Saturday, September 20, 2008

Swans Island Blankets

On the way to Bar Harbor, I stopped by Swans Island Blankets for a curiosity relieving look-see. For the last year I'd been ogling some of their gorgeous blankets and voila, I found myself watching them being hand-loomed.

These lightweight and versitle blankets, throws and scarves feature wonderful natural colors and a soft hand. Their simplicity is elegant. Regardless, as much as they are fabulous the best part is...they operate a Blanket Hospital for seamless repairs! Now, how cool is that?

Here are some of the organic dyes used on the wool: Kamla, madder, brazilwood, cochineal, cutch, logwood, indigo, weld and osage orange.

Above - the dying area.

Some of the wool is local...the Winter Blanket series comes from Nash Island near the Penobscot Bay. These sheep are left untended and as they free graze their fleece is hay free, which means it doesn't need an acid bath and tweezer picking to rid it of impurities....thus the lanolin remains in the wool and you have a better feeling blanket.

Saturday, September 13, 2008

Fantastic Faux Flowers

I absolutely love artificial flowers, greens and berries for a variety of reasons. In the long-run they are cheaper than the real thing (of course they can't compete with mother nature), they don't drop pollen all over the place, always look fresh and when they are out of season - bag'em and throw them into the attic!

These gumball, twiggy branches, and small pine cone branches are fabulous.

Palmetto berries, figs and custard apples make a great combination.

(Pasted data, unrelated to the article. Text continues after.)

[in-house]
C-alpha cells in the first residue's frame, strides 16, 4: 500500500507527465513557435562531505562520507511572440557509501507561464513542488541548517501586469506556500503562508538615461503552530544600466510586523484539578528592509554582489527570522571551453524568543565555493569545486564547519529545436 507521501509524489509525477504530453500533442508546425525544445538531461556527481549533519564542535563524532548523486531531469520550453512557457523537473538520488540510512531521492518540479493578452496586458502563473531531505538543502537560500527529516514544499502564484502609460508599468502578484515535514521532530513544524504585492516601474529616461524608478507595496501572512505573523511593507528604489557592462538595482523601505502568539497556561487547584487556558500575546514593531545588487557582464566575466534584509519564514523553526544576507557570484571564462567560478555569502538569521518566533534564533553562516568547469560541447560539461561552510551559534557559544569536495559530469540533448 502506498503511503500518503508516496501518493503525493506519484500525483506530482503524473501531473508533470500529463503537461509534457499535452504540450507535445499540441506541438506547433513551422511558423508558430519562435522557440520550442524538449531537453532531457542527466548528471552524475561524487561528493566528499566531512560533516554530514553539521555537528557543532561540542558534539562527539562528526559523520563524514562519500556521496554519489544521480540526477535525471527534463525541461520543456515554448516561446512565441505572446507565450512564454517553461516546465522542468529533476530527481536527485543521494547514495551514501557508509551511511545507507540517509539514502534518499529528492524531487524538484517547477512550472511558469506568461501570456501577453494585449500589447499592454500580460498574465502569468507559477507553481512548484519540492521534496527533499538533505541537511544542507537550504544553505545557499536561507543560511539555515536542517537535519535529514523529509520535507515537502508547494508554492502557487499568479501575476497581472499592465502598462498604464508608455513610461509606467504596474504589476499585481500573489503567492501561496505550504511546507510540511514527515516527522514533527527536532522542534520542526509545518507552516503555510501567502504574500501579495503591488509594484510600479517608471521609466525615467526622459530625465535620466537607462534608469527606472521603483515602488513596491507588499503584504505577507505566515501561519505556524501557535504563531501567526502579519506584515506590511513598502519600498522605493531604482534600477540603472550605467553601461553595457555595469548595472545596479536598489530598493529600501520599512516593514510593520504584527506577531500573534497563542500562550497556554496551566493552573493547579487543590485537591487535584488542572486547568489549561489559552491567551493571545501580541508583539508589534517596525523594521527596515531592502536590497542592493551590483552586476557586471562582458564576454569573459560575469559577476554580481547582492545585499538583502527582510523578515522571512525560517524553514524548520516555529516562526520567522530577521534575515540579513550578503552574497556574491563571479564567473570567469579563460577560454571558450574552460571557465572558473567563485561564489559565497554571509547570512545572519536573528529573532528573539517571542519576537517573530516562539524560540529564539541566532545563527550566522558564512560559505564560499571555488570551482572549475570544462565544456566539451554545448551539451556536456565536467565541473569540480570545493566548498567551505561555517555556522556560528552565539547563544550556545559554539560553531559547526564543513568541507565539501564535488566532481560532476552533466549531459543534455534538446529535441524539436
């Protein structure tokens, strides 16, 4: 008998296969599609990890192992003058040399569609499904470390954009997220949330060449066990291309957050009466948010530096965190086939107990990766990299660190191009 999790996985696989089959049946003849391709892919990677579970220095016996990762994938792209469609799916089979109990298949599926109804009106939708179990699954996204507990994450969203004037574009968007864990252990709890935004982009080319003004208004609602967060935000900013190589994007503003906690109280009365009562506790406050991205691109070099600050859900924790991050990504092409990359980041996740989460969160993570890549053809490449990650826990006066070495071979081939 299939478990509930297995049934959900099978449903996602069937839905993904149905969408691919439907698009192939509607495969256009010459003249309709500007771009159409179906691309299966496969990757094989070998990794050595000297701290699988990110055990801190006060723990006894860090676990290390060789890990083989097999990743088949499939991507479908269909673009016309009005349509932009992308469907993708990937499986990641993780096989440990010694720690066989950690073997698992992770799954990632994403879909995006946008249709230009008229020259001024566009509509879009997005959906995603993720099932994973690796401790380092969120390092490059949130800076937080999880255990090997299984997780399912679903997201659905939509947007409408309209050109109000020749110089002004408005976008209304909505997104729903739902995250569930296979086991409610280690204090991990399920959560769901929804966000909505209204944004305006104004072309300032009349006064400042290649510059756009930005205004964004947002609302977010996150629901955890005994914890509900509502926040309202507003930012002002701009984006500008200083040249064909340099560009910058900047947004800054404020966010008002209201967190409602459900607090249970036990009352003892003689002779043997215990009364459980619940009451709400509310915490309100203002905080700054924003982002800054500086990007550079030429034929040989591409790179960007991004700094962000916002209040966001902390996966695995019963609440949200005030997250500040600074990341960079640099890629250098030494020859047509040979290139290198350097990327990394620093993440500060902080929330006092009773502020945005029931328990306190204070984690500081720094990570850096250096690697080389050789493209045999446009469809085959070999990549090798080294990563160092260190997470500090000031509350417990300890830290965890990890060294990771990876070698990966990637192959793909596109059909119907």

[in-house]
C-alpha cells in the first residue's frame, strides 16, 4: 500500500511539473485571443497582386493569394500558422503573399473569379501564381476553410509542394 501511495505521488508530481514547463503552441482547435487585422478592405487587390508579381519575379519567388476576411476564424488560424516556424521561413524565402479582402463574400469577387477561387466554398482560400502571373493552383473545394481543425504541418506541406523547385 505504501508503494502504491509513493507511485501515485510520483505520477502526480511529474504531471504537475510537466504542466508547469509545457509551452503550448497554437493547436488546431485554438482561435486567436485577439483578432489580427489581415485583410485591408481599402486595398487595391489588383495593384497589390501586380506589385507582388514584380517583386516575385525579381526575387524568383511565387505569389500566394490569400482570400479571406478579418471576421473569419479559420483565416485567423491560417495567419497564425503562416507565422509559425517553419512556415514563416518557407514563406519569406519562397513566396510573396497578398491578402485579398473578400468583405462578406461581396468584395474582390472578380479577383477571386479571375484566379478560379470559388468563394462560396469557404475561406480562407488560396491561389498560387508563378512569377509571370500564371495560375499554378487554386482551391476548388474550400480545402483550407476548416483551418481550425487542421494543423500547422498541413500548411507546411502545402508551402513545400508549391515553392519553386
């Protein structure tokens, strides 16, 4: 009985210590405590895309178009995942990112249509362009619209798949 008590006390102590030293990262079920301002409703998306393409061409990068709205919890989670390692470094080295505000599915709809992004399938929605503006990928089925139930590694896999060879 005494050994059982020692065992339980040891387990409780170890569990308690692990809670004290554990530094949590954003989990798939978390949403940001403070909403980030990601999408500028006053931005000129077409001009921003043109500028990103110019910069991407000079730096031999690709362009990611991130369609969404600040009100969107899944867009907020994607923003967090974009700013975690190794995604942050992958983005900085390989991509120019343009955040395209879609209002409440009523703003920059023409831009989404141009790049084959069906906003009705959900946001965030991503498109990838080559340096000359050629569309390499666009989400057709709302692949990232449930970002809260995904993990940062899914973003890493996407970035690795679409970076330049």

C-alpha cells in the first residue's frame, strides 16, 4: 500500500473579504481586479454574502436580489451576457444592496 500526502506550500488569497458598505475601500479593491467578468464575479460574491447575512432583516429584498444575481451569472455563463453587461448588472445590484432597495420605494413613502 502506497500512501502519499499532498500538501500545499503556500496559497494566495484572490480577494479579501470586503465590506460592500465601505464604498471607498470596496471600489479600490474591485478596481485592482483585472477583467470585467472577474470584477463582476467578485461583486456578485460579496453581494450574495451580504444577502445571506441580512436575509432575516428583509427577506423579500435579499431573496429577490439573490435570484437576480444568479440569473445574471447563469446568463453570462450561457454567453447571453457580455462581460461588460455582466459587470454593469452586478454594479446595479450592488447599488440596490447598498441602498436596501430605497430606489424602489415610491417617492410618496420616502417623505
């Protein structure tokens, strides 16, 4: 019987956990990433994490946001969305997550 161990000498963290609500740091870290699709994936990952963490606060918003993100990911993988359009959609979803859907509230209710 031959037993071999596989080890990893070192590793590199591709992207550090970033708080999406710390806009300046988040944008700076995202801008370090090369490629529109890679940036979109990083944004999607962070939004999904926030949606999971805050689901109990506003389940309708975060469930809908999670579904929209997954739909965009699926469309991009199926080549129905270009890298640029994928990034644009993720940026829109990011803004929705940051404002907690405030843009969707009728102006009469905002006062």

Wednesday, September 3, 2008

Black Forest Carvings

AI've had a fascination with Black Forest animals for years. My favorites were the leash holders I found in English country hunting estates, followed by any carving that was not normal....for example, the bears. Which by the way, was produced in prodigious numbers and that keeps the value my opinion.

Most experts believe the Black Forest school of carving did not originate in the Bavarian Black Forest in Germany, but in the 1850's by the Trauffer's, a family of woodcarvers in Brienz Switzerland. Prior to WWI there were 1300 cottage industries producing these carvings.

Black Forest carvings were introduced at various world fairs, including the London Great Exhibition of 1851, the Chicago World Fair in 1893 and the Paris exhibition in 1900.

The Rooster, basket and barrel carving was found in England and is a Cigar and match holder. Other images can be found here.

Sweet walnut carving of a lead and bird ink and pen holder.

The pieces are typically carved from walnut and linden wood and they tend to centered on animals and plants, most notably bears, deer, rabbits, mountain goats, wolves and realistic tree branches, twigs and flowers and other natural motifs for the tourist industry.